Large Hadron Collider results have narrowed the possible mass range for supersymmetric particles with QCD color charge (squarks and gluinos) to an increasingly narrow range (about half of the pre-LHC range), in discoveries recounted at Résonaances, in two recent blog posts (here and here) particularly in the version known as mSUGRA (minimal supergravity).
mSUGRA is often seen as one of the best theoretically explored possible low energy limits of string theory and is a minimal extension of the MSSM (minimal supersymmetric model), the simpliest version of supersymmetry (SUSY), that incorporates gravity.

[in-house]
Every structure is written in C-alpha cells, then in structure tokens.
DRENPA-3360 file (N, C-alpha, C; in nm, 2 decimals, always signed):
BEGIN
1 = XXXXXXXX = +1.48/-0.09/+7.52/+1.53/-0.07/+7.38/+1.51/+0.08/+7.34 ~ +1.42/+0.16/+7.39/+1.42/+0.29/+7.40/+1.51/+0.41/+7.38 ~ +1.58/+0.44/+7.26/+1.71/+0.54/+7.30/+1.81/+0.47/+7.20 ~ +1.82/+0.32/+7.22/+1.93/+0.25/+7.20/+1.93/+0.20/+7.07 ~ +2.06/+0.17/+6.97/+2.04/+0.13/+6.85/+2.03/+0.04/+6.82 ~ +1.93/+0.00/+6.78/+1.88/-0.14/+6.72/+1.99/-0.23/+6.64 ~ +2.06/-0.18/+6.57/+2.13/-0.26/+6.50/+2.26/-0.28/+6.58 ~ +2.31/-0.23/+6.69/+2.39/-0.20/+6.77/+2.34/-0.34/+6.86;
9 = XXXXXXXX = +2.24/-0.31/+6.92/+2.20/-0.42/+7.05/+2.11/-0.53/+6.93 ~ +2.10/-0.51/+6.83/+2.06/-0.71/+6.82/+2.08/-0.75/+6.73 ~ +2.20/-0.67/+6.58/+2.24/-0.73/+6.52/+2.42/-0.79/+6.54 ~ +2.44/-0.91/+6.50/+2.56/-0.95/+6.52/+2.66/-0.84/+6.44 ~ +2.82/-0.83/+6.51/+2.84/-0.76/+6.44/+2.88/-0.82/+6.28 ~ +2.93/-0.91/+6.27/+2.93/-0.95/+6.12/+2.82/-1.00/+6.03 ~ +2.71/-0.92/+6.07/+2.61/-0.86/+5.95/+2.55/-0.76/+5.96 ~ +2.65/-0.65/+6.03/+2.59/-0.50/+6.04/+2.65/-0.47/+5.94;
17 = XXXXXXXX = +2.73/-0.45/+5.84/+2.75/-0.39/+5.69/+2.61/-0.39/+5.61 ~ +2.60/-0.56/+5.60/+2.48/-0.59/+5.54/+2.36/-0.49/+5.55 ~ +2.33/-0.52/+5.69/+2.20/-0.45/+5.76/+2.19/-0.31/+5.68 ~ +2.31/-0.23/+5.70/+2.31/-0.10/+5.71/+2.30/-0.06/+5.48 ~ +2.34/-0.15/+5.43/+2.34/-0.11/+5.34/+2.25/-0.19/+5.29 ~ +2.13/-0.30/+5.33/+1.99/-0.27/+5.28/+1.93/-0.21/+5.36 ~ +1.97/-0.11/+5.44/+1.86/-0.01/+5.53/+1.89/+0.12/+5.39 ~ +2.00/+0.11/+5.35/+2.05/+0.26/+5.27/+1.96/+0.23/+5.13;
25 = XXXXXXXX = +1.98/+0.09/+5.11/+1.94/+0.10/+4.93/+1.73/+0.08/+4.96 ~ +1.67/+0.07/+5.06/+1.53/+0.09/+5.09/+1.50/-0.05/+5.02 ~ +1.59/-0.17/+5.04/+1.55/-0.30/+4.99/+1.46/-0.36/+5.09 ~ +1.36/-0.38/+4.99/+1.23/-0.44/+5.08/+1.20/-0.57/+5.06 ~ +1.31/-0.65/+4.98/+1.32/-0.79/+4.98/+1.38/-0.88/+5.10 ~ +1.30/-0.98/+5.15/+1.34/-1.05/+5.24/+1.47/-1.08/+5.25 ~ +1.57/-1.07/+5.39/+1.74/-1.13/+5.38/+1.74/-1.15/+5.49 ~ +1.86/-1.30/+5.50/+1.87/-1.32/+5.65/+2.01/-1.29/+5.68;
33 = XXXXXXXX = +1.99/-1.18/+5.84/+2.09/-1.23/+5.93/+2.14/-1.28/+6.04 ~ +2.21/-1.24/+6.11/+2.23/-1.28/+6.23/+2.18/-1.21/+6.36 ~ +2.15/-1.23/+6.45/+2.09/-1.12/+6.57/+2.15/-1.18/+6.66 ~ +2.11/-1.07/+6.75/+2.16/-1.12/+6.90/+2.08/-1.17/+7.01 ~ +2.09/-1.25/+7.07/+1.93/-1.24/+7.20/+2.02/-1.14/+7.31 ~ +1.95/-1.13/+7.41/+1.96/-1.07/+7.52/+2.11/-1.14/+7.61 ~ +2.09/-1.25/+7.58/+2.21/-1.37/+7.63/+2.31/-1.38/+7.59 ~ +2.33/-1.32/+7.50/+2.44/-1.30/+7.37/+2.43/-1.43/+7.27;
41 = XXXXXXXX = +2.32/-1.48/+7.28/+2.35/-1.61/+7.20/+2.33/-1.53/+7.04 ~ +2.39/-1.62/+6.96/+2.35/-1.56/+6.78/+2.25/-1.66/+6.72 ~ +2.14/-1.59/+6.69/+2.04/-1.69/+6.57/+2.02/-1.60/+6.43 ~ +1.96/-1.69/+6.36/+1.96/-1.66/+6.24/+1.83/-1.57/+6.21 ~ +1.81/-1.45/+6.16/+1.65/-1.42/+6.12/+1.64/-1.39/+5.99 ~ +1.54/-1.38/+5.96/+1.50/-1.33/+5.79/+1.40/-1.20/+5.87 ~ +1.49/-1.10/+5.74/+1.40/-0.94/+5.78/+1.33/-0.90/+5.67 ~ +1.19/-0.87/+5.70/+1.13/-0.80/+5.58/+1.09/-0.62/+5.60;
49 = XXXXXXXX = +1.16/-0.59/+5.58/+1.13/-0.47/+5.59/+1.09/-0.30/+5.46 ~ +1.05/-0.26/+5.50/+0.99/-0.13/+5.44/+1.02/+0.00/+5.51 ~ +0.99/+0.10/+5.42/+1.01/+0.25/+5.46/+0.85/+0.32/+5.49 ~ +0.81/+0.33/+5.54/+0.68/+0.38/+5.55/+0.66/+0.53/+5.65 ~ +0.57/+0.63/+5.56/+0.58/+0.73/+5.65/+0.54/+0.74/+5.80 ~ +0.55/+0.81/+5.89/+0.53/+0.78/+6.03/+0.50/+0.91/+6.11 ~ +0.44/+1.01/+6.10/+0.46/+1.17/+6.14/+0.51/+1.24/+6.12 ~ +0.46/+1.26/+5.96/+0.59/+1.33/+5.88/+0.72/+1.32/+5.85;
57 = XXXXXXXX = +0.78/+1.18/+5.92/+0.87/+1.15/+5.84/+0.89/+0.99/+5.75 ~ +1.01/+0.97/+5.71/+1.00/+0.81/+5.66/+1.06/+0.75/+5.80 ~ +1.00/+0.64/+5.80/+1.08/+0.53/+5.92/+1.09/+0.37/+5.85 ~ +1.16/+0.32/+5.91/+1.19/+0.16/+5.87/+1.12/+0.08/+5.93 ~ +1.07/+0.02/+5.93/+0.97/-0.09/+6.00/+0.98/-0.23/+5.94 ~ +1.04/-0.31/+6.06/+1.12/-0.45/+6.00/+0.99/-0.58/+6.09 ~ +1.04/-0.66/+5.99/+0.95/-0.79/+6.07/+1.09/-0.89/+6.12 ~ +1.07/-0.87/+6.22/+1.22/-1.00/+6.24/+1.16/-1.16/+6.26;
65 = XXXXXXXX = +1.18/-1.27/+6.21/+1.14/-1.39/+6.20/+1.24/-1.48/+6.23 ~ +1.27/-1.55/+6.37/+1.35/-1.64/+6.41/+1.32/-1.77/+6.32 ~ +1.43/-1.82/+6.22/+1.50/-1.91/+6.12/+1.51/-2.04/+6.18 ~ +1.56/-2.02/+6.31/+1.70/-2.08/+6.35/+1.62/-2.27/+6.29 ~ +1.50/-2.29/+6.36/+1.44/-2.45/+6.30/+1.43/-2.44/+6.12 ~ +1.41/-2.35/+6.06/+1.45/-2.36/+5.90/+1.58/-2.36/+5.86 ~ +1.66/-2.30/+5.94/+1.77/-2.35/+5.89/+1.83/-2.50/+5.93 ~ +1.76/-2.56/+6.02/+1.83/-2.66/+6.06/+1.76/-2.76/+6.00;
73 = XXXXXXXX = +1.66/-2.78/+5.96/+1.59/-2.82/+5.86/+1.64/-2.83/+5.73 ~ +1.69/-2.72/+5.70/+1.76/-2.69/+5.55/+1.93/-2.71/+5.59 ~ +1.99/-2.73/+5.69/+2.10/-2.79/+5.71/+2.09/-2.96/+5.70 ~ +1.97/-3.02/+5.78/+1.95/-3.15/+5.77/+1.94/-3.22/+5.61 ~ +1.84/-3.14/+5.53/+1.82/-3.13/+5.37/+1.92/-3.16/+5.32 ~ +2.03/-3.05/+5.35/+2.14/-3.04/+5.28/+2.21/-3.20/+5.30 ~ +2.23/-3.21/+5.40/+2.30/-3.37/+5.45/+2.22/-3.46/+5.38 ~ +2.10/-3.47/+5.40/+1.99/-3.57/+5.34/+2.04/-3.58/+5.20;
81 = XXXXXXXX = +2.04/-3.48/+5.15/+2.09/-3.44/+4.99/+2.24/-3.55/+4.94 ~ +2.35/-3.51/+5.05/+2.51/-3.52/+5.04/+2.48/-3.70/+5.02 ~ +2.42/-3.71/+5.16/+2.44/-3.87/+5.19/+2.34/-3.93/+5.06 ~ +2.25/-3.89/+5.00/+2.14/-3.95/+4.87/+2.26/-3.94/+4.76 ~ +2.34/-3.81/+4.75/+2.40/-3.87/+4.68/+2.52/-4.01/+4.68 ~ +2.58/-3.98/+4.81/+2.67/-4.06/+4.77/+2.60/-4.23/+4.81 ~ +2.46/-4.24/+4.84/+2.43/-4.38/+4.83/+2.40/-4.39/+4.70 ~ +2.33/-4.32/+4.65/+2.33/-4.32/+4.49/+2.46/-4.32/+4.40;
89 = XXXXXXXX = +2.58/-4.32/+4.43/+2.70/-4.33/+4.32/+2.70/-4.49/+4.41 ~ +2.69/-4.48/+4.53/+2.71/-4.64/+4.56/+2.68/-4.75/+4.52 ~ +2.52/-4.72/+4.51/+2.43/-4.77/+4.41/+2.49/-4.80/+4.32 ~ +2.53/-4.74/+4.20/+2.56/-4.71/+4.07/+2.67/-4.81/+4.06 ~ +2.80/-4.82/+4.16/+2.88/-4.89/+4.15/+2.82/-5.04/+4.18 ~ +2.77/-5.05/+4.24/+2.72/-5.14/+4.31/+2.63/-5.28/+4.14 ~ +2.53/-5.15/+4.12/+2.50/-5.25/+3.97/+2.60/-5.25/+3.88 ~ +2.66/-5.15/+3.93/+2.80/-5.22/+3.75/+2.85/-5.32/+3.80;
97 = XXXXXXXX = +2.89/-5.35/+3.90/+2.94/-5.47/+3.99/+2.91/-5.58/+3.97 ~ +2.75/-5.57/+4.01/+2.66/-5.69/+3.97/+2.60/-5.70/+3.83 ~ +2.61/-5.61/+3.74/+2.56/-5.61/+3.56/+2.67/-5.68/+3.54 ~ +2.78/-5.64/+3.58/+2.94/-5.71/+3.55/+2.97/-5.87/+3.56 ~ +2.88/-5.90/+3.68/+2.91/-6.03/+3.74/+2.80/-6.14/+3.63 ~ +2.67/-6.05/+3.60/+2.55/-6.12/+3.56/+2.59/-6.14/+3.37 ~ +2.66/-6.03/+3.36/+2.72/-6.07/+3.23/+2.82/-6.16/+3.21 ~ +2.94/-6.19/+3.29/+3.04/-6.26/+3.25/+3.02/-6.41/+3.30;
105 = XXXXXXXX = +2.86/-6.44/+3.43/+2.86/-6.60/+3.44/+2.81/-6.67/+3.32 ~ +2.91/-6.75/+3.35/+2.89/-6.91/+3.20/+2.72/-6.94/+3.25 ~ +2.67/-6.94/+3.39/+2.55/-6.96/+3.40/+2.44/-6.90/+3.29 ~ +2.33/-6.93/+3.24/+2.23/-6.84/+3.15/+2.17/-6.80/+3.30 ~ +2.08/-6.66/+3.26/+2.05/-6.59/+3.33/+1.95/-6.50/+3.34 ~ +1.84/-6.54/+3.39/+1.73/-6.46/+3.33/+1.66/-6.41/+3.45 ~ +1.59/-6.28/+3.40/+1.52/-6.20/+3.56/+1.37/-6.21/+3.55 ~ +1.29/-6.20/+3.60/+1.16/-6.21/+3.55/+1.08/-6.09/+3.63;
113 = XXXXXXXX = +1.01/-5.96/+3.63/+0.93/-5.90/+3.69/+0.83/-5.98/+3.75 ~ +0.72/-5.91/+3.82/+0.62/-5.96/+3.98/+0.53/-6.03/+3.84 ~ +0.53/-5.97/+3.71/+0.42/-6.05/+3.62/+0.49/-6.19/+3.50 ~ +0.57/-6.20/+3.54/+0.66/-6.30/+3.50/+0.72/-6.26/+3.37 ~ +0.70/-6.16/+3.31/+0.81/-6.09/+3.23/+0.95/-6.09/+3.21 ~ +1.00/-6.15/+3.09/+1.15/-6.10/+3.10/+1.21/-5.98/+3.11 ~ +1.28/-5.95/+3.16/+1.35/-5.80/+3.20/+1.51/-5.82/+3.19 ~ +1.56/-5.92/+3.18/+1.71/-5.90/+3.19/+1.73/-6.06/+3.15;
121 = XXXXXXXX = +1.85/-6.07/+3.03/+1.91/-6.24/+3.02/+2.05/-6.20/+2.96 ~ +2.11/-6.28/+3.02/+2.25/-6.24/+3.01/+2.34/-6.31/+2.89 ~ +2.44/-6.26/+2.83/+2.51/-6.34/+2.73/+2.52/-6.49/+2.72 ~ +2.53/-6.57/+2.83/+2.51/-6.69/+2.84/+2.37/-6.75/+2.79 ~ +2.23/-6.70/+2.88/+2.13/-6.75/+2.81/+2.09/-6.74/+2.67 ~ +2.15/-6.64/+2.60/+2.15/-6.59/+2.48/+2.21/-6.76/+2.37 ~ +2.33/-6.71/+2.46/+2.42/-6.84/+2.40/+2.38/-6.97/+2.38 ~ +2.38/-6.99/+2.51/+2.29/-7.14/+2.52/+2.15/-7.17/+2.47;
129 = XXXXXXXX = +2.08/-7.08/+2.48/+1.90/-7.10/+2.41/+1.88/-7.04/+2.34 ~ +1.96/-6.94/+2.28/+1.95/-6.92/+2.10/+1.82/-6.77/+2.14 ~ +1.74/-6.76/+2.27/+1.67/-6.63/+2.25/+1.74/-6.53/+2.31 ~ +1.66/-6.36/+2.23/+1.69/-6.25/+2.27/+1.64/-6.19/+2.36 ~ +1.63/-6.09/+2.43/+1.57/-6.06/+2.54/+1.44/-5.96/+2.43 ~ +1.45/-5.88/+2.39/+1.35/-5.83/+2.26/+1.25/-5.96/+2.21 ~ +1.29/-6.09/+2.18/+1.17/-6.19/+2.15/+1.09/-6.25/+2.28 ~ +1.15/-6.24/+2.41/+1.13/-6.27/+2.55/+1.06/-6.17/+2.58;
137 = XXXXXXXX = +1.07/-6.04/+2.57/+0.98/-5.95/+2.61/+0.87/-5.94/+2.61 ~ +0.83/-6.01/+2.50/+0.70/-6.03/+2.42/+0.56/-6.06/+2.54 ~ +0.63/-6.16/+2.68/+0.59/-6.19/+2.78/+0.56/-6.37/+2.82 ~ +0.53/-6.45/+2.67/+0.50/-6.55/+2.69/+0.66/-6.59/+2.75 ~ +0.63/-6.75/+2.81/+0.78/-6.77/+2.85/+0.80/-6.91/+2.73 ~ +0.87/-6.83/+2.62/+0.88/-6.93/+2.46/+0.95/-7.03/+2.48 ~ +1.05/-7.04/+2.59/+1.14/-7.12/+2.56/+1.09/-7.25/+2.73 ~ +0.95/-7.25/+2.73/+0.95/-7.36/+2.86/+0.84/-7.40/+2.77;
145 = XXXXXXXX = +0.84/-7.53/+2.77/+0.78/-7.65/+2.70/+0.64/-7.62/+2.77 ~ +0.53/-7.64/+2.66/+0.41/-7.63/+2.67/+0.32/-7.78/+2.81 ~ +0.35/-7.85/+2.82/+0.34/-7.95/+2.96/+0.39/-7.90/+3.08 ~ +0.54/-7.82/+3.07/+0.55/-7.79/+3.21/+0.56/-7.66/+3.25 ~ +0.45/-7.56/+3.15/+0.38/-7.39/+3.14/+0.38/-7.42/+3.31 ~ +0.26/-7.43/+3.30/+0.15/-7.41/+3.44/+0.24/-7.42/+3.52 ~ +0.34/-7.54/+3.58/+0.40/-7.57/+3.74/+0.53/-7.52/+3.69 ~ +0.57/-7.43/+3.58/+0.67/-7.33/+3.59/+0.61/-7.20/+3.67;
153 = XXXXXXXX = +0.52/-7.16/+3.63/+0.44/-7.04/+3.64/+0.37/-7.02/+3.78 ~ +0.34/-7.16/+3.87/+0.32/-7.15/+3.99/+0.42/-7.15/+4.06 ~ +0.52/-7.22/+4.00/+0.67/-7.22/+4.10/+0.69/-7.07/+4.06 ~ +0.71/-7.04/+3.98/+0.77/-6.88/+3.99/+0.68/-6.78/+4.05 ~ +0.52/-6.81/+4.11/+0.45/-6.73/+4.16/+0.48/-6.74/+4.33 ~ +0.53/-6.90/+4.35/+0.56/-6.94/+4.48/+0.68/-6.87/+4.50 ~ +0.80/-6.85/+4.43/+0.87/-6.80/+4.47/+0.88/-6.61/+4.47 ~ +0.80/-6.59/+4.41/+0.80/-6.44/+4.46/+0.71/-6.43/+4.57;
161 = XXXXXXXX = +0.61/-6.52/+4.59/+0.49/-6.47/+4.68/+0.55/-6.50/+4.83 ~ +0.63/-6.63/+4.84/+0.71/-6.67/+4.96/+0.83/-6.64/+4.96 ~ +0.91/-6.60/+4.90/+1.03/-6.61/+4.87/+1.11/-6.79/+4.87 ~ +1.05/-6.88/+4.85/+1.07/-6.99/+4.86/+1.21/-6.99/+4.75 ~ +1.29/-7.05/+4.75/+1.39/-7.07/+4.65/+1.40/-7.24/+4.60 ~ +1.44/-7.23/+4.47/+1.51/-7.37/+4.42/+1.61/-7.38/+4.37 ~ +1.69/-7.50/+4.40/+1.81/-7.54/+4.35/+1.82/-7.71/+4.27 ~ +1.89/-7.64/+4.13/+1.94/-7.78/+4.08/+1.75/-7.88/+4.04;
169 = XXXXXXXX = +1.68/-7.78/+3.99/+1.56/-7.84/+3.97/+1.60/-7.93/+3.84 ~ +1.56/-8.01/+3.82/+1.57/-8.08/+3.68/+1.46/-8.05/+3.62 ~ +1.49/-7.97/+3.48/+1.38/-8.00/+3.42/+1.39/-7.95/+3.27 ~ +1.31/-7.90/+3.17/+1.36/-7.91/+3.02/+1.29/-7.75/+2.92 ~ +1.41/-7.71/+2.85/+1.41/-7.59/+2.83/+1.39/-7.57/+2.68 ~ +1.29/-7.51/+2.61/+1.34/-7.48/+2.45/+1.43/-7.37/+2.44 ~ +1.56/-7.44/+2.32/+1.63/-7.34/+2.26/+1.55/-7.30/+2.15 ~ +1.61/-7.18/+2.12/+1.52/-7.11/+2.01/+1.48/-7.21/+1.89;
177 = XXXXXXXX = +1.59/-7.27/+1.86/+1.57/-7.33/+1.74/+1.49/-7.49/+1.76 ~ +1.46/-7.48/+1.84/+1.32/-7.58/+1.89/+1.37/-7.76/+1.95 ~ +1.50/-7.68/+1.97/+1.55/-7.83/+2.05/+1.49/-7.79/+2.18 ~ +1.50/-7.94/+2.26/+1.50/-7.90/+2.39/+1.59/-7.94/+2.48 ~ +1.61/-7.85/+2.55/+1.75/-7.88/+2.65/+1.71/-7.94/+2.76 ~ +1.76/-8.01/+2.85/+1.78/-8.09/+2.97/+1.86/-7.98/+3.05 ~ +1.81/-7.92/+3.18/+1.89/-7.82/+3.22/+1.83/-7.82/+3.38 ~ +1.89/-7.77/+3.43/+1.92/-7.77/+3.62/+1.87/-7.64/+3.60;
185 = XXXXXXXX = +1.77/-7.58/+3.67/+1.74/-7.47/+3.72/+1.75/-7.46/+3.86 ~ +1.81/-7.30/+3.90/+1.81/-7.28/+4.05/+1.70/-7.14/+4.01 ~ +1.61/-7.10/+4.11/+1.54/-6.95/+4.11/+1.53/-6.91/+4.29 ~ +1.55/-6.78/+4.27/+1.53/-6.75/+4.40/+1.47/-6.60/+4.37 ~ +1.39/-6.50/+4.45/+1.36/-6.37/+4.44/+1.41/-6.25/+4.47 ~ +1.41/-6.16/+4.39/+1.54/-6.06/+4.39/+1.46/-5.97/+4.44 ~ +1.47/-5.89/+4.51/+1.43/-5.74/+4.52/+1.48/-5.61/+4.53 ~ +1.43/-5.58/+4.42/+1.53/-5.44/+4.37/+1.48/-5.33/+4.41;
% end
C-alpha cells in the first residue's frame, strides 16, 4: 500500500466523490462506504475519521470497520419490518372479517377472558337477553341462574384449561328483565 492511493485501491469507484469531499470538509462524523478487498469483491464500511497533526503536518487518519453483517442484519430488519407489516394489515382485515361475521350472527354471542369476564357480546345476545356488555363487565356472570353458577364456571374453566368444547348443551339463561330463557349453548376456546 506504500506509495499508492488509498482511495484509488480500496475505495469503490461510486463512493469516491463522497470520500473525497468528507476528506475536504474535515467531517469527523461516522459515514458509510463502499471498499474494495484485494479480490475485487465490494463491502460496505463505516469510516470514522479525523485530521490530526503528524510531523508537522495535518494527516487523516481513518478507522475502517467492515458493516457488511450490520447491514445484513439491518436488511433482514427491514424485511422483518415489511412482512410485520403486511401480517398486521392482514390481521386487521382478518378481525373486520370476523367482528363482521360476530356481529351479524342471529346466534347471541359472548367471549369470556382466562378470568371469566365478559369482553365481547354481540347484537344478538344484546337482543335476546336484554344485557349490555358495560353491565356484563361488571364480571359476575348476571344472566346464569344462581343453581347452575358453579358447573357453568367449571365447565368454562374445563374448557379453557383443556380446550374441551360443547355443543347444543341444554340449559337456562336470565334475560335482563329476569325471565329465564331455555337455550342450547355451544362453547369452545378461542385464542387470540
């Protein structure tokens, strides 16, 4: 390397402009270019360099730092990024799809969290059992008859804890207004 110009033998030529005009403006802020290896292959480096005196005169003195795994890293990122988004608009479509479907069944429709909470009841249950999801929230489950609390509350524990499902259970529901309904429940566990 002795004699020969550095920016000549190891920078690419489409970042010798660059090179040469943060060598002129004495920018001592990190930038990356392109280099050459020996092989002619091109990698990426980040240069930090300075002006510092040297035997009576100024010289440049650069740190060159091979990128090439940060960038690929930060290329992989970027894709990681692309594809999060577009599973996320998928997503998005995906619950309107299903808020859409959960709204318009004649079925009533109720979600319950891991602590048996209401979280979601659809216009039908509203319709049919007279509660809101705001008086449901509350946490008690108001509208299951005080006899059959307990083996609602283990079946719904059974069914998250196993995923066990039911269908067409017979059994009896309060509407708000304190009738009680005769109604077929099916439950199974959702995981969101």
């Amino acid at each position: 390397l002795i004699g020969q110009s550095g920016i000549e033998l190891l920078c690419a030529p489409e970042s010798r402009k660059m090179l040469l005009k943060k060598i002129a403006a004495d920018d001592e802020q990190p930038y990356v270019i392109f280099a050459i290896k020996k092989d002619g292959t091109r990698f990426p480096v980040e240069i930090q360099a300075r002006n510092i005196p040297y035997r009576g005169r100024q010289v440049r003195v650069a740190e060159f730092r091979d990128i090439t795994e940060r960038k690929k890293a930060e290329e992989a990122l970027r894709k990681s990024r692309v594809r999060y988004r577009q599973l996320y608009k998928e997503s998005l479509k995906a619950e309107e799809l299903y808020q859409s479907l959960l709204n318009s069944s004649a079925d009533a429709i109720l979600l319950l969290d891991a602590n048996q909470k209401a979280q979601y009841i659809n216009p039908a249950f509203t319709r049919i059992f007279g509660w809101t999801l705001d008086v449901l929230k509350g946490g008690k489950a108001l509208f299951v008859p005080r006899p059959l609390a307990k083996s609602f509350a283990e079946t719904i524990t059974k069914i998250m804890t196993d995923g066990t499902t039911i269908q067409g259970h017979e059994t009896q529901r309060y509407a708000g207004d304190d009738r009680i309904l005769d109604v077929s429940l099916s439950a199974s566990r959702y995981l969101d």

In the same way, LHC has very much narrowed the potential mass range of the hypothesized Higgs boson, although two and three sigma anomolies in the mass range where the Higgs boson mass should be give researchers stronger hope that it will be found.
Of course, if you find a squark or gluino in the itty bitty bit of the parameter space that is left, this becomes a matter of mere historical importance. And, there are lots of ways that one can modify SUSY theories to make them fit the data. But, suffice it to say that SUSY is proving very elusive experimentally.